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Market towns are the beating heart of rural England. That is why this is such a disappointing story. We’ve had lots of celebrity and one off responses to the issue of retail decline but no major substantive thinking about it. Some of this stems from the fact that in economic development terms we don’t value retail as something worth funding. I blame Napoleon’s quip that Britain was a nation of “shopkeepers” a criticism we never seem to have got over. Until we do something serious to address this challenge I fear our problems will continue.
The Towns Fund has introduced the prospect of a huge and welcome allocation of new funding for towns but the three core programmes at its heart, urban regeneration, skills and connectivity have very little direct link to retail and will require some innovative thinking if they are to support it.
My gut reaction is that I fear in 2021 we will be having the same discussion about the slow death of town based retail as we are today on the cusp of 2020! This story tells us:
UK high streets have shed more than 140,000 jobs this year as store closures and retail failures made 2019 one of the most challenging years in a generation.
More than 2,750 jobs were lost every week, according to a detailed analysis by the Centre for Retail Research (CRR) published today. It predicts the picture will worsen in 2020, unless the government intervenes, with high business rates one of the factors blamed for accelerating chain store closures.
Prof Joshua Bamfield, the CRR’s director, said retail was in crisis owing to high costs, low levels of profitability and sales moving online.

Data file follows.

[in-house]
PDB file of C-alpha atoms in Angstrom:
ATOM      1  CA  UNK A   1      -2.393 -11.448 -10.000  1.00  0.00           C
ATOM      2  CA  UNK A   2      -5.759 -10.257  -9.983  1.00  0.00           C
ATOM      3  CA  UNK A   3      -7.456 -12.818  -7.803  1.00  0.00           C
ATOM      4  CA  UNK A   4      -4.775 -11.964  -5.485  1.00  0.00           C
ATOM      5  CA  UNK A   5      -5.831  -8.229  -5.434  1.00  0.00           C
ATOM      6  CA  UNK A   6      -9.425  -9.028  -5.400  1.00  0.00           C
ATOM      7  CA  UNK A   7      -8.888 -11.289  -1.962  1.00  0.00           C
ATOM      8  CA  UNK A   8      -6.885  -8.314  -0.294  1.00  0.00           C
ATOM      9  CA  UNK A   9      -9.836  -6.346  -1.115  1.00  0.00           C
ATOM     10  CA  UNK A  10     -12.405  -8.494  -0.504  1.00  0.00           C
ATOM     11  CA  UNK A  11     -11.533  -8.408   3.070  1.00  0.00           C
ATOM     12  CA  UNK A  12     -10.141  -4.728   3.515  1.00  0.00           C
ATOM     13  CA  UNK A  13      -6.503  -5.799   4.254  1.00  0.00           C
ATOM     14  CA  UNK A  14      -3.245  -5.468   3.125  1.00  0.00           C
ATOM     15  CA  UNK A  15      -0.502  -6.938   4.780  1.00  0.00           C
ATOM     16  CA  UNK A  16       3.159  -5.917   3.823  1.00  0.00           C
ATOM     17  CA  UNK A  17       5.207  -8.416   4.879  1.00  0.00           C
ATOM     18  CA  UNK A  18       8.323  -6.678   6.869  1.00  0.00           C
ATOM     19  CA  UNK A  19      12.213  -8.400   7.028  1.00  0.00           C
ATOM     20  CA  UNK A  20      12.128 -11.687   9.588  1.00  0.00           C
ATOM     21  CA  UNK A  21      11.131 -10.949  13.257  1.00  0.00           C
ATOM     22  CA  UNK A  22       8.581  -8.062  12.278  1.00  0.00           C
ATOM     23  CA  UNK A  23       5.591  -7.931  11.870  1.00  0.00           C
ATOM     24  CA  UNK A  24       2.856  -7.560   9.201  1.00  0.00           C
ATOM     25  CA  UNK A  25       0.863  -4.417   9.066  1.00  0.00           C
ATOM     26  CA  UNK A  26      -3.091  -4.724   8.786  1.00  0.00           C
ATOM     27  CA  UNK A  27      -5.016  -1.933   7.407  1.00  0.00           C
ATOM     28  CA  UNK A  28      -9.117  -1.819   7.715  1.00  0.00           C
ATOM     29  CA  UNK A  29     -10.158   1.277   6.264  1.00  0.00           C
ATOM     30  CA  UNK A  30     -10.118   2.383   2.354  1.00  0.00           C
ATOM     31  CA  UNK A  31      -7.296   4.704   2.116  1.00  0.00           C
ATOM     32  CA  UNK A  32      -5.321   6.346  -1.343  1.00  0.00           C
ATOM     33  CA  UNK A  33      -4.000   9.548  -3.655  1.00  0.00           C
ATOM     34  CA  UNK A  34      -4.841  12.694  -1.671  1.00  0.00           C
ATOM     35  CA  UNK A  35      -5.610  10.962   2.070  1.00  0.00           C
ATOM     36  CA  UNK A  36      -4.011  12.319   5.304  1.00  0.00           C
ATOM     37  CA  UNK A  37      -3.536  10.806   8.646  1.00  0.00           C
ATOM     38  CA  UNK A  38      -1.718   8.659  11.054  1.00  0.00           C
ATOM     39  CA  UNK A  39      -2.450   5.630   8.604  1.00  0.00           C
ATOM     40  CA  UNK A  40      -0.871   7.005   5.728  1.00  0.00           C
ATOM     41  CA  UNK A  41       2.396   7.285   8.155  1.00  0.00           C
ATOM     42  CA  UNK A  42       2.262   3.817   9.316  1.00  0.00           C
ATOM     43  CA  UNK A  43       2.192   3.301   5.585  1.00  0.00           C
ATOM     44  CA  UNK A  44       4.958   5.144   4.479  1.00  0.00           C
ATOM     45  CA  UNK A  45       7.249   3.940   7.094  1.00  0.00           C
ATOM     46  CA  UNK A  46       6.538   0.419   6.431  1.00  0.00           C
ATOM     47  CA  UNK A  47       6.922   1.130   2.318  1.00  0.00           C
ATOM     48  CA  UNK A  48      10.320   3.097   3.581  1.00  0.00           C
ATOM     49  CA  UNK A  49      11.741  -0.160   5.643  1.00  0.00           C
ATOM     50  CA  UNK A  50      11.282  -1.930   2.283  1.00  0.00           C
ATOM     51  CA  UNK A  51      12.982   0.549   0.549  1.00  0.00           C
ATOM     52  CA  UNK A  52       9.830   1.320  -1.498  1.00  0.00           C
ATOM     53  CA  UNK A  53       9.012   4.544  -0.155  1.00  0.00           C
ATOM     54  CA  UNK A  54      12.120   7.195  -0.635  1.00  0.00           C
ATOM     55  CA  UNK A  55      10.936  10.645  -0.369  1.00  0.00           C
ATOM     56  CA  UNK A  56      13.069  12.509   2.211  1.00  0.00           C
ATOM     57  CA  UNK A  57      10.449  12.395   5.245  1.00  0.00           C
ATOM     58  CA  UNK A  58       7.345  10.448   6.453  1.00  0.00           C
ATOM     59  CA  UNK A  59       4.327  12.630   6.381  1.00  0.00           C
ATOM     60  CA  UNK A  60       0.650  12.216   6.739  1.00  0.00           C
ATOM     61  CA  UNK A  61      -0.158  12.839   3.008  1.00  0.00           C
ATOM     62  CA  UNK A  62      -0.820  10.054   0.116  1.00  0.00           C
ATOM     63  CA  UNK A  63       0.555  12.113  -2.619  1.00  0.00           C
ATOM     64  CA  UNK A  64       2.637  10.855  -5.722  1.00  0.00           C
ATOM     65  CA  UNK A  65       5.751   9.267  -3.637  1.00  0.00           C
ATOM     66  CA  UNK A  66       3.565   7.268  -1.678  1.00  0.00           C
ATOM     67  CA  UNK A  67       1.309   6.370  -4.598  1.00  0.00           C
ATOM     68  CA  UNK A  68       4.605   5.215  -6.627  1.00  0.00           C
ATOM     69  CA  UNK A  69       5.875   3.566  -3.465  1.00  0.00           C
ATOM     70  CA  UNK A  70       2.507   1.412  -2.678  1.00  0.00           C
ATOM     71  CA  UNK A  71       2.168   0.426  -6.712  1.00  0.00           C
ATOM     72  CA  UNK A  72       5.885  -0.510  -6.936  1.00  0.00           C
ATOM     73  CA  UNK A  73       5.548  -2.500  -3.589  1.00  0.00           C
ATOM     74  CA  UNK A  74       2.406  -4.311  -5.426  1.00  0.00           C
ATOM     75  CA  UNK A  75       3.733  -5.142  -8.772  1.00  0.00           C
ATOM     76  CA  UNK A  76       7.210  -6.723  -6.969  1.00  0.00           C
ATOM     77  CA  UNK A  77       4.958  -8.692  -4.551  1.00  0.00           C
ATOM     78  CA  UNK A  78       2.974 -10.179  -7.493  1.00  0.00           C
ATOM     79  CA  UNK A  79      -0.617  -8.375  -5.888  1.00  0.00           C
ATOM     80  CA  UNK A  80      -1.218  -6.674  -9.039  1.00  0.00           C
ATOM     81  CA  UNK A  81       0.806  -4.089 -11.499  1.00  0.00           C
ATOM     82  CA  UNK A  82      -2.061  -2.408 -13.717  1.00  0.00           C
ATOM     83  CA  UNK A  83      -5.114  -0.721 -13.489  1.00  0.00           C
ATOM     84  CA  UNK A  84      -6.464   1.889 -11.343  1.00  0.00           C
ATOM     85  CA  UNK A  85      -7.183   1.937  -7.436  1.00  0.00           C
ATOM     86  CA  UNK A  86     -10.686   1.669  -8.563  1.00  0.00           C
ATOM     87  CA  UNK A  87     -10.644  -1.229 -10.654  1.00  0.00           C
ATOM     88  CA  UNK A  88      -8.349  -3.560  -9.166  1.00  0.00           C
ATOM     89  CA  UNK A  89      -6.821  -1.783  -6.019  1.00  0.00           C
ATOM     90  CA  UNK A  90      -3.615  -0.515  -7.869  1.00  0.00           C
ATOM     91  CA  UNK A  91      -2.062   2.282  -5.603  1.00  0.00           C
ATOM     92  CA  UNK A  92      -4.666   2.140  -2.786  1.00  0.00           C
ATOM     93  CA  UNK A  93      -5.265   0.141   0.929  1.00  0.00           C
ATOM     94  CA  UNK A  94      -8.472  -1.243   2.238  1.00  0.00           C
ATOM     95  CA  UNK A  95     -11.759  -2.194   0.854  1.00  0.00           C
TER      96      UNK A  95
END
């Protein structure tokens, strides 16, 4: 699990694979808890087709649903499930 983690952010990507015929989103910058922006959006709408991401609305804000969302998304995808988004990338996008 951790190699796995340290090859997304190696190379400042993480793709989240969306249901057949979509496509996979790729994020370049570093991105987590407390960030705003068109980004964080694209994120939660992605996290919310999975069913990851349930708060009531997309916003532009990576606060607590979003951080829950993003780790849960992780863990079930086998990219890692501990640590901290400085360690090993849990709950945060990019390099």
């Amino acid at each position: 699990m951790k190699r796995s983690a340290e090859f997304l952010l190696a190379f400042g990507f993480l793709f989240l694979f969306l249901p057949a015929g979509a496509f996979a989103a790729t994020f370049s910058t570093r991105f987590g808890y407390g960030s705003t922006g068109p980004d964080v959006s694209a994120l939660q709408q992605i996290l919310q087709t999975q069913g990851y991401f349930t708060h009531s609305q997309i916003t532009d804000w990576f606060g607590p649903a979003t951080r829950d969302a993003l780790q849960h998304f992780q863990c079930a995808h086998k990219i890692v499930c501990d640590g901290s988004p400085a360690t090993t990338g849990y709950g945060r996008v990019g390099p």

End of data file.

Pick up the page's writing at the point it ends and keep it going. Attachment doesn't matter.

“These problems are felt by most businesses operating from physical stores in high streets or shopping malls,” Bamfield said. “The low growth in consumer spending since 2015 has meant that the growth in online sales has come at the expense of the high street.”
This story features the human consequences of retail and high street decline, made all the more challenging in rural areas where the stock of alternative jobs outside of market towns offers little to those losing their employment. It tells us:
A hardship charity once chaired by Charles Dickens has received a 30% increase in requests for help from struggling shop workers as the high street crisis bites.
The Fashion and Textile Children’s Trust steps in to assist children whose parents work in the fashion industry but are struggling to make ends meet. The surge in requests for its grants in 2019, included a “significant” increase in inquiries from people who were being made redundant from stores.
Anna Pangbourne, the director of the charity, said: “With retailers collapsing, many people have been made redundant, which is very raw for the families involved, particularly at this time of year.”
The charity offers grants to parents who cannot afford essentials for their children. In most cases, families need the cash to buy winter clothing and shoes or to replace broken appliances. It also extends grants to families coping with hardship after a redundancy.
This is the third story in our last 2019 Hinterland about towns and I have to say I think the use of this act should be largely applauded not seen in skewed terms, which is where this article seems to be going, as something which infringes the liberties of the perpetrators of low level anti-social behavior. I’ve been working on an evaluation of an MHCLG funded integration programme in Boston and it is clear that the enforcement actions of the Council have been a key factor in addressing social division. This article tells us: